Did you see a stunning image of Proxima Centauri taken by the James Webb Space Telescope online this week? Sorry, you’ve been duped. The photo does not depict the nearest star to our Sun; it’s just a piece of chorizo.
This past weekend, French physicist Étienne Klein posted(Opens in a new window) an image on Twitter, and claimed the space telescope had taken the image of Proxima Centauri, which resides 4.2 light years away.
The image seemingly shows the nearby star’s red surface in a close-up view no other telescope has ever achieved. “This level of detail… A new world is revealed day after day,” Klein wrote in the tweet. However, the French scientist later followed up the tweet with two other posts(Opens in a new window) to say the image was a prank intended to warn people about “cognitive biases.”
“According to contemporary cosmology, no object belonging to Spanish charcuterie exists anywhere but on Earth,” he added.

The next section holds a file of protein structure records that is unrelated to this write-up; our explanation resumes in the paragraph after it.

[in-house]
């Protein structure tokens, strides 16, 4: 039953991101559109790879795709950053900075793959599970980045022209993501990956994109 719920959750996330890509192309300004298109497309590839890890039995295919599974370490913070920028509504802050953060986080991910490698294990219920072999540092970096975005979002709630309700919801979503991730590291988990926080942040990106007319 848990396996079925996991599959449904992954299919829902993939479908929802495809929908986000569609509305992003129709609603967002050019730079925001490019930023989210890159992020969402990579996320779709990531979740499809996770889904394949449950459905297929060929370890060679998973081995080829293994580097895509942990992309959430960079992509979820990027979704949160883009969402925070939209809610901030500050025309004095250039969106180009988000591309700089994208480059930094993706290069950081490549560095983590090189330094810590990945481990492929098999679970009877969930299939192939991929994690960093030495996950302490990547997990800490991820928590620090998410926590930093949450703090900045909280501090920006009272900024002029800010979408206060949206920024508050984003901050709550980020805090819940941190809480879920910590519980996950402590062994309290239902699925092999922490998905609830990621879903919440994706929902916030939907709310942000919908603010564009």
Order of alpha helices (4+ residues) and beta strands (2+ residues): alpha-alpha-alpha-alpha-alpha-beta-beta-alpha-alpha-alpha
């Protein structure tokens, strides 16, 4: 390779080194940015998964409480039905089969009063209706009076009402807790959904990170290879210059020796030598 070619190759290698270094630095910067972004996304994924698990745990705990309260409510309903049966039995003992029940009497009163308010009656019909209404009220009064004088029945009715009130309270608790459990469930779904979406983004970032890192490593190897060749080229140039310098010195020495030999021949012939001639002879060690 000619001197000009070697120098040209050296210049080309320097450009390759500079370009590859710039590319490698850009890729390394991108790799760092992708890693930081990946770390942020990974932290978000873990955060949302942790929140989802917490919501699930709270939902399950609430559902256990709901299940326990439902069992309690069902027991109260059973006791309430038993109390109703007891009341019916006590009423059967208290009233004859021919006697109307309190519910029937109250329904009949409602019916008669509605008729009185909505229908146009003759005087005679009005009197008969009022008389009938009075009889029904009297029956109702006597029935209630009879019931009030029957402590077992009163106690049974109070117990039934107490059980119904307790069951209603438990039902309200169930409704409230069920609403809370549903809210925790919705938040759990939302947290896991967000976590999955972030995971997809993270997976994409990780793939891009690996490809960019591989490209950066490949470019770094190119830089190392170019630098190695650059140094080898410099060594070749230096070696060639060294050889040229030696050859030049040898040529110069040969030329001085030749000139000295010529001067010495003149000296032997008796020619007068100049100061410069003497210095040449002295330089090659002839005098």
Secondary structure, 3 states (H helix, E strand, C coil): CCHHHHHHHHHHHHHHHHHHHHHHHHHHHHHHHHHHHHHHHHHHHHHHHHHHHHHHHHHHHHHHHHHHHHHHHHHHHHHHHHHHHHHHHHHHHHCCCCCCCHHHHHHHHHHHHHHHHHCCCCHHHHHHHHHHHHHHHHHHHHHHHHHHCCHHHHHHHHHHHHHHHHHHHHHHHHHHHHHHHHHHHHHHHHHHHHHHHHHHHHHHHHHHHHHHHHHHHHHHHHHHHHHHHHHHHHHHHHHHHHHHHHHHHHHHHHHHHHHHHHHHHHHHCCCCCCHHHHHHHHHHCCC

Klein wasn’t the only one to post the prank image. Prior to Klein’s tweet, Astrophysicist Peter Coles made a similar joke with the same image: “These #JWST images just get better and better…” he wrote in his own tweet.
Still, not everyone realized they were staring at a slice of sausage instead of a star. Klein’s purported image of Proxima Centauri was retweeted 1,700 times and attracted over 12,500 likes.
To stop the misinformation, Klein on Wednesday posted another tweet, clearly stating the image is a fake (though the original tweet remains). “I come to present my apologies to those whom my hoax, which had nothing original about it, may have shocked,” Klein wrote(Opens in a new window). His goal was to urge the public to be cautious around fake news.
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“I also think that if I hadn’t said it was a James-Webb photo, it wouldn’t have been so successful,” he told(Opens in a new window) the French publication Le Point.
Not helping the matter is how astronomers have been sharing(Opens in a new window) real photos taken from the James Webb Space Telescope on Twitter, which can make it hard to decipher what’s official and what’s not. So it’s always a good idea to look for the original source of the images. You can also follow the official James Space Webb Telescope account(Opens in a new window) on Twitter for the latest captured photos.
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